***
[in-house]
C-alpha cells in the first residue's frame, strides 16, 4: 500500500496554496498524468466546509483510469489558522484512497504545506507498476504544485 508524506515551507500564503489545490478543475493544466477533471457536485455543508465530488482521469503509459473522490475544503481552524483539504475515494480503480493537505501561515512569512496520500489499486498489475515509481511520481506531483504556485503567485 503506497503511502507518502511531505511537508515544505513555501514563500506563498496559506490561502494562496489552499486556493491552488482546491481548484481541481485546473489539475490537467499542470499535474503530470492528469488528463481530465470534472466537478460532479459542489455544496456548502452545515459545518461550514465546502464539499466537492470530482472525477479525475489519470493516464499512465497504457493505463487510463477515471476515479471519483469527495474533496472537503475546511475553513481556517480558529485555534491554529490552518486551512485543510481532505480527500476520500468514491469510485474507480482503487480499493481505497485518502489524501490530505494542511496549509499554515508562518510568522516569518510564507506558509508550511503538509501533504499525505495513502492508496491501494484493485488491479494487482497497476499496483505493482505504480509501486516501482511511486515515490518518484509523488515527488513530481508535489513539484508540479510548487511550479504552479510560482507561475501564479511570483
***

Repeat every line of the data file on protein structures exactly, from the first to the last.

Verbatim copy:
[in-house]
C-alpha cells in the first residue's frame, strides 16, 4: 500500500496554496498524468466546509483510469489558522484512497504545506507498476504544485 508524506515551507500564503489545490478543475493544466477533471457536485455543508465530488482521469503509459473522490475544503481552524483539504475515494480503480493537505501561515512569512496520500489499486498489475515509481511520481506531483504556485503567485 503506497503511502507518502511531505511537508515544505513555501514563500506563498496559506490561502494562496489552499486556493491552488482546491481548484481541481485546473489539475490537467499542470499535474503530470492528469488528463481530465470534472466537478460532479459542489455544496456548502452545515459545518461550514465546502464539499466537492470530482472525477479525475489519470493516464499512465497504457493505463487510463477515471476515479471519483469527495474533496472537503475546511475553513481556517480558529485555534491554529490552518486551512485543510481532505480527500476520500468514491469510485474507480482503487480499493481505497485518502489524501490530505494542511496549509499554515508562518510568522516569518510564507506558509508550511503538509501533504499525505495513502492508496491501494484493485488491479494487482497497476499496483505493482505504480509501486516501482511511486515515490518518484509523488515527488513530481508535489513539484508540479510548487511550479504552479510560482507561475501564479511570483